When BMW Films debuted in 2001, YouTube didn't exist, Mark Zuckerberg was 17 years old and tweeting is what birds did. Which is another way of saying a lot has changed in marketing. Branded content, then a novelty, is now everywhere.
So why should people care that the luxury automaker is bringing BMW Films back on Oct.23 after a 14-year absence?
"It's a fair risk," Hildegard Wortmann, senior VP for brand BMW, conceded in an interview. "Will it become popular again?" But she was heartened by the interest generated in September when BMW began teasing the return. "You could tell immediately, it is a big thing," she said.
It is also expensive. Ms. Wortmann declined to reveal the budget, but the cast alone probably did not come cheap. Clive Owen, who starred in the original, is reprising his role as "the Driver" in the new series, which is called "The Escape." Also on board are Dakota Fanning, Jon Bernthal and Vera Farmiga. To make the film, BMW assembled some of the creators of the original campaign, which came out of Fallon Minneapolis: Creative Director Bruce Bildsten, Executive Producer Brian DiLorenzo and creative consultant David Carter, who co-wrote the new film with director Neill Blomkamp. Anonymous Content's Eric Stern and Steve Golin, who were producers on the original round, also returned to produce the film.
The original series, called "The Hire," included eight short films released over two seasons in 2001 and 2002. It is considered an advertising icon, winning the Cannes Lions International Festival of Creativity's first ever Titanium Lion. The series was also named to Ad Age's Top Campaigns of the 21st Century, hailed by one judge as "the first big media event of 21st-century marketing." It drew more than 100 million views at BMWFilms.com, which was considered a major achievement in pre-YouTube days.
But BMW will be hard-pressed to approach that kind of success today, said Peter Daboll, CEO of ad-scoring firm Ace Metrix. "BMW is exhibiting some creative bravery by relaunching the high-end, long-form sponsored content," he said via email. "You could say they were pioneers of the art form back in 2001-2 when there was little distribution. The key difference today is that long-form sponsored content is everywhere, so how can you get the audience? While potentially Cannes-winning quality, it is harder than ever to get viewers to pay attention more than six seconds—especially millennials."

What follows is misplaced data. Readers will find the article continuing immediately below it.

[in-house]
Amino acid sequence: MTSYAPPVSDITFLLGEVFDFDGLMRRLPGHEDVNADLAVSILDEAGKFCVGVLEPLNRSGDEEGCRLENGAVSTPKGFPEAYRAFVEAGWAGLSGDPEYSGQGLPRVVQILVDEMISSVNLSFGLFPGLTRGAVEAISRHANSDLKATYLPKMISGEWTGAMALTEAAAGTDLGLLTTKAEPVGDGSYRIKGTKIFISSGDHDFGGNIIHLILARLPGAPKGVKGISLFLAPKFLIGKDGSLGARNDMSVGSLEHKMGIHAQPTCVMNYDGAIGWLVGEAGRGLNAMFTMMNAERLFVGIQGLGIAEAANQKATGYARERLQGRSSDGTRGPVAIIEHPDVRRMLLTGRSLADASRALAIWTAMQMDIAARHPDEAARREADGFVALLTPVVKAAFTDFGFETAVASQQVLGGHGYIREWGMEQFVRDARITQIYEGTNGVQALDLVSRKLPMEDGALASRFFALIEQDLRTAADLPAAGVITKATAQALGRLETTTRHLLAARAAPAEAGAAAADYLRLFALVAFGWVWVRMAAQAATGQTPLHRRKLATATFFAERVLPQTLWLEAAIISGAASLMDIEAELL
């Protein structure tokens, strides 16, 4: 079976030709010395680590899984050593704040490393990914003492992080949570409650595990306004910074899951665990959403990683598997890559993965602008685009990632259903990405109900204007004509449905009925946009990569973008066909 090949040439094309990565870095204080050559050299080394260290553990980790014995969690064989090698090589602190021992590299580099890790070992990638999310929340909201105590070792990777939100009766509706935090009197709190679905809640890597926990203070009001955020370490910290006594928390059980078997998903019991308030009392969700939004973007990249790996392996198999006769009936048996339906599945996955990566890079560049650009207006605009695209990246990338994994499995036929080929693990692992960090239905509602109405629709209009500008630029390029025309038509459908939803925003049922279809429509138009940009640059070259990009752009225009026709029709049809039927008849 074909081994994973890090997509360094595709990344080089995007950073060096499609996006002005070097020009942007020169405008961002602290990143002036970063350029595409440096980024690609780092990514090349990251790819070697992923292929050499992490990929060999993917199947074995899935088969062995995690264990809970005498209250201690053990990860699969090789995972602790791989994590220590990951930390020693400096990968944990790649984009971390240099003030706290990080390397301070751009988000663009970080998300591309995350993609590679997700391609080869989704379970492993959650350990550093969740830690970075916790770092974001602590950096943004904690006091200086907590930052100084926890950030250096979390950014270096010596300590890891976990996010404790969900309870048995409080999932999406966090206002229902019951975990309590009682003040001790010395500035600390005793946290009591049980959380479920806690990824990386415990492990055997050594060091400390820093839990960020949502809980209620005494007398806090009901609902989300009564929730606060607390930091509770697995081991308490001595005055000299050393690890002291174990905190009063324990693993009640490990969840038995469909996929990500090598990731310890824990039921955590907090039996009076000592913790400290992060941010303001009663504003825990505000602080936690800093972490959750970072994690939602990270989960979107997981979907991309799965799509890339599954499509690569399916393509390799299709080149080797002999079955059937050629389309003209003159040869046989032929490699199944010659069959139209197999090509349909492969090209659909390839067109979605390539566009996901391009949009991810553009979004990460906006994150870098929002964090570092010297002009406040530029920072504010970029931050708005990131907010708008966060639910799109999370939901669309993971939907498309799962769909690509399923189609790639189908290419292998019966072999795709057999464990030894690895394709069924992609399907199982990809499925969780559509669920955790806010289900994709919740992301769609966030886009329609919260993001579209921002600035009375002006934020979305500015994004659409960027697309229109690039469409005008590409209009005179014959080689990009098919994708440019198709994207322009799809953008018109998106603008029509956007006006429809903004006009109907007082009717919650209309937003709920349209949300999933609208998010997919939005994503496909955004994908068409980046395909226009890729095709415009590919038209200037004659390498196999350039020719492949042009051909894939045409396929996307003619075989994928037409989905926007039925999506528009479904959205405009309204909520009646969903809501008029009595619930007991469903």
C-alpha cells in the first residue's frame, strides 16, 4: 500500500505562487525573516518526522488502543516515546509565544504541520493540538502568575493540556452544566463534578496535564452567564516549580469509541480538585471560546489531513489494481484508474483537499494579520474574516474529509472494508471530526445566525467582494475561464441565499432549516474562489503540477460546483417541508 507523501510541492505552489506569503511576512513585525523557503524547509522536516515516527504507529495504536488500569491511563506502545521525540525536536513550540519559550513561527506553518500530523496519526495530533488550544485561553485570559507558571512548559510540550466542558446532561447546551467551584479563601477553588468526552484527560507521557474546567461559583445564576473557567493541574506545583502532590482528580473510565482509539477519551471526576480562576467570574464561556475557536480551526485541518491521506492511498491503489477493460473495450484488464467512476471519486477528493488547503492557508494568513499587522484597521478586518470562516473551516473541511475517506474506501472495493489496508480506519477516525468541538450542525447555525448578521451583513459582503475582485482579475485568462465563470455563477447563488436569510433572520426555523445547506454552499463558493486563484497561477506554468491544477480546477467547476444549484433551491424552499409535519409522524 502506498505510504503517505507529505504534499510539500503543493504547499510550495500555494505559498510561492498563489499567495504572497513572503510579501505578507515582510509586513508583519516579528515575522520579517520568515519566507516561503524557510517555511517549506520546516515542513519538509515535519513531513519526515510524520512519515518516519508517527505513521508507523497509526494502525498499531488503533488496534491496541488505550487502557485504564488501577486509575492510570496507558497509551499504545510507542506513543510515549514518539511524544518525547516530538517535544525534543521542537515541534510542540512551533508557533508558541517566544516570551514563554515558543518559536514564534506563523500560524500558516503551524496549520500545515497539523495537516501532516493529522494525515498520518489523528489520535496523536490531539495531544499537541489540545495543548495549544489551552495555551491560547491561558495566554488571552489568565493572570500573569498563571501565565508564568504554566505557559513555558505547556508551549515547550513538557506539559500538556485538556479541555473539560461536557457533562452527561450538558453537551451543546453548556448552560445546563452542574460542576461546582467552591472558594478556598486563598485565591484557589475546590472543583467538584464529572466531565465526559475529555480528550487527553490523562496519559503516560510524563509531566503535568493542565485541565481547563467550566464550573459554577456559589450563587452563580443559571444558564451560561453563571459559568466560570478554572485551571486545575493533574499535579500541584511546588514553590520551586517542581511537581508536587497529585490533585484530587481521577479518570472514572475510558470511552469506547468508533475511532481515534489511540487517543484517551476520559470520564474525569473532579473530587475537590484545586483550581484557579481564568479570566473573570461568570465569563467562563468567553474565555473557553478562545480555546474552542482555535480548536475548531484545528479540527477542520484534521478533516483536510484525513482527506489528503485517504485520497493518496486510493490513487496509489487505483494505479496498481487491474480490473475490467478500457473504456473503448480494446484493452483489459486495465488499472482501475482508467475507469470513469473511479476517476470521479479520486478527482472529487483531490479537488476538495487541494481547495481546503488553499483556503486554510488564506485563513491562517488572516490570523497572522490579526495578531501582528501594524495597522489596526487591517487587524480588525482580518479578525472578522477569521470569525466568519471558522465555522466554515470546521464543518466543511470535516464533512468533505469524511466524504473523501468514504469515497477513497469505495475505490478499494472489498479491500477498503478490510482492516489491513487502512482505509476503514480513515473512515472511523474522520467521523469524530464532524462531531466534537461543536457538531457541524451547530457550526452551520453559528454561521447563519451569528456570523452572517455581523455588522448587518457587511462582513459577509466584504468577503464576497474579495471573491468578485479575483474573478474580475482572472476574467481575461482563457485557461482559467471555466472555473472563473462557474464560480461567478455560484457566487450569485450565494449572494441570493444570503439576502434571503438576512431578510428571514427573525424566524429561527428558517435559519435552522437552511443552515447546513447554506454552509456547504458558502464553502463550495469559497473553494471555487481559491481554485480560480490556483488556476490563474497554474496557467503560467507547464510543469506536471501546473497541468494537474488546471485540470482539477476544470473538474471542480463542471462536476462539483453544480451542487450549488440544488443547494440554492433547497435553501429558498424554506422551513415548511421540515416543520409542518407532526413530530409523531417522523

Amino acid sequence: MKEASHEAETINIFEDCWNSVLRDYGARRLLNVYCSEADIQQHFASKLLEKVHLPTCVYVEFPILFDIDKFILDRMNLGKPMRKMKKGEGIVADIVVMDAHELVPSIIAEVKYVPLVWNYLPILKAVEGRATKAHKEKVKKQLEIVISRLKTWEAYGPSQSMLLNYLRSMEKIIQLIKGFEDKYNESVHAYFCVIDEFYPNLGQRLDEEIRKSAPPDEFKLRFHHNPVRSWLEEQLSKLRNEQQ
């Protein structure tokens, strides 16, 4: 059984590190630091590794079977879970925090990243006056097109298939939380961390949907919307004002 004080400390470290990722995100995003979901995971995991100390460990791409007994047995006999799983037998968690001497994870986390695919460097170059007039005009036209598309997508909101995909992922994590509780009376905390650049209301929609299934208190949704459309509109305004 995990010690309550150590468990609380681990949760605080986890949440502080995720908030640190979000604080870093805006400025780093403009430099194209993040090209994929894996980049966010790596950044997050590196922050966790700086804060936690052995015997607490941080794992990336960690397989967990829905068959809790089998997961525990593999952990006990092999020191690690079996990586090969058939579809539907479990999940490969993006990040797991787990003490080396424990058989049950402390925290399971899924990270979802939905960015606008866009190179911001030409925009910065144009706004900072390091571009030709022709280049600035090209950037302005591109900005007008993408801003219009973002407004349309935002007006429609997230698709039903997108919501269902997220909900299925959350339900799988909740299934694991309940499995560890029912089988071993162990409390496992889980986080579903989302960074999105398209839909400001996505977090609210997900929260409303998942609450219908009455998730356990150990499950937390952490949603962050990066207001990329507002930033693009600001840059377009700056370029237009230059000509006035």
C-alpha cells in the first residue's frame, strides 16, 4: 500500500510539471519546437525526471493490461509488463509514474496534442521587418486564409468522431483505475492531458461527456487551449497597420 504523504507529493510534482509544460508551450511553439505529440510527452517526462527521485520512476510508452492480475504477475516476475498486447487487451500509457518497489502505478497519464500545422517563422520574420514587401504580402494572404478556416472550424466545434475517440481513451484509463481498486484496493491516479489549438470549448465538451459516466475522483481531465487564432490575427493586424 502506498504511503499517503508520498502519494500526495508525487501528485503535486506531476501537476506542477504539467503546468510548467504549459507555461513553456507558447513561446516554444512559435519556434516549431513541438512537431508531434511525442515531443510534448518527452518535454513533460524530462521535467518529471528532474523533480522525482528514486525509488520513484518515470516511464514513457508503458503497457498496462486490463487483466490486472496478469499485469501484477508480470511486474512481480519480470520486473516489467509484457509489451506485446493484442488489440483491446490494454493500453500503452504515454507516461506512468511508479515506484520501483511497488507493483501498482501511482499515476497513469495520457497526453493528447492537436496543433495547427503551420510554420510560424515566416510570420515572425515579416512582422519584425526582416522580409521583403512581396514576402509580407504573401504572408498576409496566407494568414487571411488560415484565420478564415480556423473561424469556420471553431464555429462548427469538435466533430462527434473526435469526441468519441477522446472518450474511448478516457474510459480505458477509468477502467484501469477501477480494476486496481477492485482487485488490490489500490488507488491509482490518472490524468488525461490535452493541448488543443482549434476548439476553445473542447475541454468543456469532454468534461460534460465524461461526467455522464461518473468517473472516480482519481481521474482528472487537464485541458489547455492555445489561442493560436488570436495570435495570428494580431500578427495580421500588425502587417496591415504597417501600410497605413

"The challenge for BMW is to create something that will attract viewers," said Tim Calkins, a marketing professor at Northwestern University. "This is easier said than done. It is a cluttered world."
But Kit Yarrow, a consumer psychologist and author of "Decoding the New Consumer Mind," is bullish on the reprise. "They get massive quantities of retro-chic allure from the folks that remember BMW Films from a different era," she said in an email. "Plus, it really doesn't matter if people remember the films or not—sounds like they'll be as cool today as they were back then. So BMW gets a double-whammy of allure from those that remember and they're freshly cool to those that don't."
The first tease came from Ms. Fanning, who on Sept. 15 posted on Instagram a picture of herself sitting in the back of a car driven by Mr. Owen, calling it an "upcoming secret project with a mysterious driver." The post generated more than 28,000 likes. A 30-second teaser posted on YouTube on Oct. 2 had generated more than 98,000 views as of last week.
BMW enthusiasts seem excited, including Nico DeMattia, a writer at BMWblog.com, which is independent from the automaker. "BMW is back to showing off what its cars can do, showing the people that its cars are meant for driving hard and not just puttering around town," he wrote in a Sept. 20 post. "I can probably speak for all of us BMW fans when I say we're sick of the 'Connected Drive' and autonomous braking commercials. BMWs aren't about the gizmos and doodads that the driver can fiddle with. BMWs are for driving and acting like a bit of an ass in."
Still, BMW does not seem poised to make BMW Films a yearly campaign. Ms. Wortmann called it a "a one-off thing" that is meant to be an homage to the original. "I think it is special because it is building on an icon of 15 years and it's building on a very charming side of the brand," she said.
Contributing: Ann-Christine Diaz